How to Make a Website ADA Compliant

So how do you make a website ADA compliant? Well, of course we don’t know exactly how to do so under the law because the law doesn’t explicitly state how to make a website Ada compliant. But what I’ve got pulled up is my WCAG checklist and we are going to run through some of the important success criteria that would help make your website ADA compliant.

Best practice is to be fully conformant with the Web Content Accessibility Guidelines. The current present version is 2.1, soon it will be 2.2. But the point is that these are technical standards that are very expansive. There are several requirements under these standards, but conformance with the Web Content Accessibility Guidelines is not necessarily needed to be Ada compliant. So there’s this gray area where it’s best practice just to be fully conformant. But before you get there, you can do other things to help make sure your website is more accessible and more likely to provide meaningful access under the American Disabilities Act.

So I’m going to run through some of the more important success criteria in making your website ADA compliant. When I say important, they’re all really important, but some are more fundamental to accessibility than others. And so one of these underpinnings to accessibility, web Accessibility, is alt text. So for any images you have any non text content. If it conveys meaning, you need to make sure there’s a text alternative to it. And this is very important because some people are using screen readers, they can’t visually see the images. So there needs to be a programmatic description of the image or the non text content so that screen reader users have access to it.

So that’s one way. And so reading down another success criterion 1.2.2 making sure that all video with sound has closed caption. That’s something that you need to have. Your videos need to have closed captions and I’m going to skip down. There is some overlap here, but these are just some of the more, as I said, fundamental. Think of these as the more fundamental success criteria to accessibility.

You want to make sure that you have good color contrast. The Web Content Accessibility Guidelines says that there should be a 4.5 to one contrast ratio between regular text and background 3.1 for larger text. Larger text would be 14 point and bold or 18 point, but you don’t want to try. Where possible, you want to exceed these minimum thresholds. They’re just there as a baseline. But that’s really helpful, especially for people who have low vision. Having sufficient color contrast can help with text standing out.

Also, you want to make sure that the website is fully navigable and that there are no keyboard traps. And to me this is really one and the same success criterion, but it’s two. Under the web, Content Accessibility guidelines are separated, but making sure that if you don’t use a mouse, you should be able to fully navigate to and from all of the interactive elements on your website, you should be able to fully navigate the website and you should never be trapped at any point in time. So you want to make sure that that is possible to navigate your website fully by using just a keyboard. And so the way to do this is to not use a mouse, just use your keyboard and see if you can navigate through your website. And so there are several other success criteria going through here.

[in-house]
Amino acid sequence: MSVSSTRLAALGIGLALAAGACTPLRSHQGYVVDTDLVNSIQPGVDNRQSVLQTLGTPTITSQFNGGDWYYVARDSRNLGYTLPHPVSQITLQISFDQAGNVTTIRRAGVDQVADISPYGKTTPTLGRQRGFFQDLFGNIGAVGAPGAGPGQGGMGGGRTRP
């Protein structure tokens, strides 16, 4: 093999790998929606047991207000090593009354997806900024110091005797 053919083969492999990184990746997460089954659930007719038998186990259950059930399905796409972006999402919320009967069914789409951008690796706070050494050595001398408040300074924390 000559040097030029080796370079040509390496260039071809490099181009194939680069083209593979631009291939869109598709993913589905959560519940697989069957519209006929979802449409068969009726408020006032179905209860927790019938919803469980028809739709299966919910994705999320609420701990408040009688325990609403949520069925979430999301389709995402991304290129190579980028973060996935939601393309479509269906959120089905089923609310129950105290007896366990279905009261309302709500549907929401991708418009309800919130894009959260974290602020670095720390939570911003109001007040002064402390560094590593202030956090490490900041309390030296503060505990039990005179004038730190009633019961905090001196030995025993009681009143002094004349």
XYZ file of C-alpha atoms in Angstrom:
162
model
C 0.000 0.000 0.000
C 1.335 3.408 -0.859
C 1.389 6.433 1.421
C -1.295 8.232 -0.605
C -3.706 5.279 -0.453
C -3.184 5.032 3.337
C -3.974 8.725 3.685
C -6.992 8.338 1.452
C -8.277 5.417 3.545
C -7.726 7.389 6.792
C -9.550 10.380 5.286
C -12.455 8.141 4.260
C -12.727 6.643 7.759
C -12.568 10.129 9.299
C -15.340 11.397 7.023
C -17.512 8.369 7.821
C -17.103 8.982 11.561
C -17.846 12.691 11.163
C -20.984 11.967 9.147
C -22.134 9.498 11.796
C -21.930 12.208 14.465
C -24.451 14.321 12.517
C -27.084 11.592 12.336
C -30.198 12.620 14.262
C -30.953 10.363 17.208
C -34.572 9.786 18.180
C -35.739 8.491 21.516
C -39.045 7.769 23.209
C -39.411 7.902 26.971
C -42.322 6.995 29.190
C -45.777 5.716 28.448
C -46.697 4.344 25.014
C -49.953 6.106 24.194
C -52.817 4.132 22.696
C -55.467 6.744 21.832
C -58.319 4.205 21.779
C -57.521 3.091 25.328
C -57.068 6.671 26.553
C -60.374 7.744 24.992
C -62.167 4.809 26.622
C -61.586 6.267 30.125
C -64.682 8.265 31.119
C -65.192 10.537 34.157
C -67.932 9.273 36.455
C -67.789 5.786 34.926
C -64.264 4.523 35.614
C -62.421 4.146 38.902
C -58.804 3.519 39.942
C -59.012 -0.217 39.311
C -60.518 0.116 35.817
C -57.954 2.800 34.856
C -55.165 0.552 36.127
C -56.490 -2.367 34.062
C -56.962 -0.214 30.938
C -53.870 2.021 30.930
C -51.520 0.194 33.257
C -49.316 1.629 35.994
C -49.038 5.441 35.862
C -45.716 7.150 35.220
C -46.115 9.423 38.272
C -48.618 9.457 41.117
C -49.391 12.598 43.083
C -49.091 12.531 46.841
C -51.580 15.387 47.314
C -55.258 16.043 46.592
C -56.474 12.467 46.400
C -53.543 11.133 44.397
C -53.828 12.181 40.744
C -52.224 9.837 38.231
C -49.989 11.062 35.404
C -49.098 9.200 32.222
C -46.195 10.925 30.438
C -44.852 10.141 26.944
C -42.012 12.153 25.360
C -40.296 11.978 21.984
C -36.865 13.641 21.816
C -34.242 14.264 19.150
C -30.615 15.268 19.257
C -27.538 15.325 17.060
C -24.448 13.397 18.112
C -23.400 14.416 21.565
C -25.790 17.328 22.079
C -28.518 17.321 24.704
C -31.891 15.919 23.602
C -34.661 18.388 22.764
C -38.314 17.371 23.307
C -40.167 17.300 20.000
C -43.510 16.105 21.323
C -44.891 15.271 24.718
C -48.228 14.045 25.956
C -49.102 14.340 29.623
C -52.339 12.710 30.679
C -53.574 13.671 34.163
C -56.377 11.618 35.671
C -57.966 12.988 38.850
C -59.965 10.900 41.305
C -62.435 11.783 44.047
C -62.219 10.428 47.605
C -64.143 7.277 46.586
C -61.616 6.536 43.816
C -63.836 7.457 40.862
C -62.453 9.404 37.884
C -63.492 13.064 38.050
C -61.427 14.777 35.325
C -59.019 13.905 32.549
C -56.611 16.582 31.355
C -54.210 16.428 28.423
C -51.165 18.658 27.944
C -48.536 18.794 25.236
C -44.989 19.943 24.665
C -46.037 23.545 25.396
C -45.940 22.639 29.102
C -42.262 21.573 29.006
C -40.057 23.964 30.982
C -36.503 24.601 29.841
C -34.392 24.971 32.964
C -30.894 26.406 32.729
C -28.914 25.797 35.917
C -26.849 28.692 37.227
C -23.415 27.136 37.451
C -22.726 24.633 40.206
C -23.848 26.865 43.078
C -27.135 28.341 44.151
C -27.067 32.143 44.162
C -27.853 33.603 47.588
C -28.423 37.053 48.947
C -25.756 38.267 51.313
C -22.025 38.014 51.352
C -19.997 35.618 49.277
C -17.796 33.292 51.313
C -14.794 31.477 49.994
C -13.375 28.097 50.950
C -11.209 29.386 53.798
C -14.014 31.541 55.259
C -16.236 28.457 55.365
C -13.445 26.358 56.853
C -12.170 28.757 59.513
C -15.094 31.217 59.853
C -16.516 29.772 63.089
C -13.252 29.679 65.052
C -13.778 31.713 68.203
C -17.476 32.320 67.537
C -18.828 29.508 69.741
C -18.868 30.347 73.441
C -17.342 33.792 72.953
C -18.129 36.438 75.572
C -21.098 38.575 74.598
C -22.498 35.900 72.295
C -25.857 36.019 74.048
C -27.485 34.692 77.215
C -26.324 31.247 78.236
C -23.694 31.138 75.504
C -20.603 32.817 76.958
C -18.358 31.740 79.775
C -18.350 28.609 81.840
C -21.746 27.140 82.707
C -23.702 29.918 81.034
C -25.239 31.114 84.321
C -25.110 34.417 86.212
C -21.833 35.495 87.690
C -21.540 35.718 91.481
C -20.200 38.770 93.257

I’m not going to read through all of them. You will likely meet several success criteria just by the mere fact that you have a website. You’ve probably tried to have some optimization for SEO, or you’ve just put some of the correct structure in place just by good practices. So you will likely meet several of these success criteria already. Another very helpful way to make your website more navigable would be to make sure to have headings and labels and make sure they are descriptive. When you have headings, make sure they are structured hierarchically. So that would be heading one, heading two, then if there’s a sub, subheading heading three under the heading two, and then back to heading two, and so on. And so making sure that is in place.

Consistent navigation is something that you would likely have already, but it’s good to verify that you do. And then name, state, role and value is very important. So if you have any interactive elements, you want to make sure that if there’s an applicable name, state, role or value, that those can all automatically all be determined. So an example would be if you have a product and you can change the quantity of the product, that the quantity is able to be programmatically determined so that it’s not just visually adjusted, like someone is able to programmatically access, how much of the product quantity there is and when it changes, etc.

So those are some of the more important accessibility measures that you can take. And these are per the Web Content Accessibility Guidelines. And these are the authoritative standards. When it comes to web accessibility, again, it’s not a one to one with the Ada. So the American Disabilities Act doesn’t require these technical standards, but they are a best practice because if you are in conformance with these technical standards, then you have really met a high, high threshold. It’s not to say that there’s not more you can do for accessibility, but you’ve done a lot to ensure that your web asset is accessible.